1. How can wear be prevented?

There is a wide array of methods to prevent wear from happening. Most commonly, the most trivial thing to do is to use wear resistant materials, or to use products (such as sugru no drill glue) that can prevent wear in the first place itself. You could also change the material properties of the touching surfaces. The latter can be done, for example, by hardening or by chemical modification of the surfaces. When this is not possible, modern oils and greases present an easy and quick solution to wear. At present, a very large selection of lubricants is available in the market, each one specifically designed for a particular need or industrial application, and compatible to most common materials.

Wear Reduction Methods:

We all understand that wear can only be mitigated, not prevented. We can minimize wear, but we won’t be able to eradicate it. Many strategies have been devised to minimize wear, as detailed below. [16]

4.1 Prevention of Overloading:

Overloading should be avoided since it causes lubricants to break down and puts an excess force on the worn surface.

4.2 Maintain a Proper Clearance:

When the clearance between the surfaces is too small, a lubricating oil layer cannot be applied to the worn surface, resulting in metal-on-metal contact. If there is more space between the surfaces, motion is lost. Due to the sheer absence of lubrication, the machine’s parts wear down quickly, making it loud and vibrating.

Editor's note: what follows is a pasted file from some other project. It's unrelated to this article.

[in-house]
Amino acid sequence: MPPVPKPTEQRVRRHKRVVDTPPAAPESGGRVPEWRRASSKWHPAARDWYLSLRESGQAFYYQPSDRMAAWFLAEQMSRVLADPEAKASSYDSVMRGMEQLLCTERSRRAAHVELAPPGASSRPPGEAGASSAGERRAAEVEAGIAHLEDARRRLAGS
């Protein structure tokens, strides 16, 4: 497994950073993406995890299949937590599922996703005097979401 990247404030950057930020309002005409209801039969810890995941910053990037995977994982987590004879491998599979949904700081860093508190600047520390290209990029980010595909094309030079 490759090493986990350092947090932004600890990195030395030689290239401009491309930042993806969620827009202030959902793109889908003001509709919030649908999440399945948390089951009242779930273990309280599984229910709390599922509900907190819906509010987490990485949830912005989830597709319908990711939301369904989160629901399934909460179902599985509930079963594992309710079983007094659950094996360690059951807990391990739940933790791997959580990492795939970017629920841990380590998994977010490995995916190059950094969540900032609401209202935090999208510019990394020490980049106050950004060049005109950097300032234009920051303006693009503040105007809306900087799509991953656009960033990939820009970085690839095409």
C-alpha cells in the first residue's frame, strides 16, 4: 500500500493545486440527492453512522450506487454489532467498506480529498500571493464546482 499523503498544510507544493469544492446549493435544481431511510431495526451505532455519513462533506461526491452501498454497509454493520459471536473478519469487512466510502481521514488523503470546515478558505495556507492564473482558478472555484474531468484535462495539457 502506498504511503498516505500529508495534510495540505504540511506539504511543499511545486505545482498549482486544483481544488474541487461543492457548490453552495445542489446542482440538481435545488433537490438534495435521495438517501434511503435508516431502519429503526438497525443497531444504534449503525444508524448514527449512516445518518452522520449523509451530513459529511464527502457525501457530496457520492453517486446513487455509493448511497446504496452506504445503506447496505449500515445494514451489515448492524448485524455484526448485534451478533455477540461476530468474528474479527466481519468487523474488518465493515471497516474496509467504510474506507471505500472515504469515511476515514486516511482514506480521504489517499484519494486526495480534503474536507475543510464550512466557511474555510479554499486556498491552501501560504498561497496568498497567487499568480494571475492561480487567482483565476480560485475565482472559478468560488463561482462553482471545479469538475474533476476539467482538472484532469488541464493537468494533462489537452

4.3 Better Lubrication:

Lubrication produces a lubricant film in the space between the contacting surfaces, which improves its smoothness and avoids material contact. Improper lubrication leads to wear of surfaces.

4.4 Improving the Surface Finishing:

Various sorts of straight or circular lays are formed when parts are passed through the machining process, that cannot be seen with the human eye. Because of the good surface, a line contact rather than a point contact is created, which is advantageous in processes. Good surface finish uniformly distributes load rather than maintaining asperity contacts leading to reduction of wear.

4.5 High Surface Hardness:

In compared to soft surfaces, hard surfaces wear down faster. Heat treatment is used to enhance the surface hardness of the shaft, bearing, and guide way, which reduces wear.

4.6 Proper Surface Treatment:

Mechanical wear can be minimized by applying a hard coating of metal, such as chromium or galvanic, on the surface. As a result, it may be argued that if a hard layer is applied to the surface of a wear-resistant metal, the part’s wear can be minimized.

4.7 Protection of Surface Against the Ingress of Dirt, Dust and Metal Particles:

If debris, dirt, or metal particles get inside the bearings, they get crushed much more. If the particles are tougher than the surface of the part, the surface will wear down and gets damaged.

4.8 Proper Atmosphere:

Dust, debris, moisture, dangerous chemical vapour are all present in the atmosphere, affecting machining operations and reducing their service life.

Several other techniques for wear reduction include proper maintenance, varying clearance adjustments over time, good planning, integration of preventive maintenance, controlling the preventive maintenance tasks, selection of appropriate material for the component, reducing sliding pairs with the replacement of rolling pairs, and using a fully automated maintenance facility [17].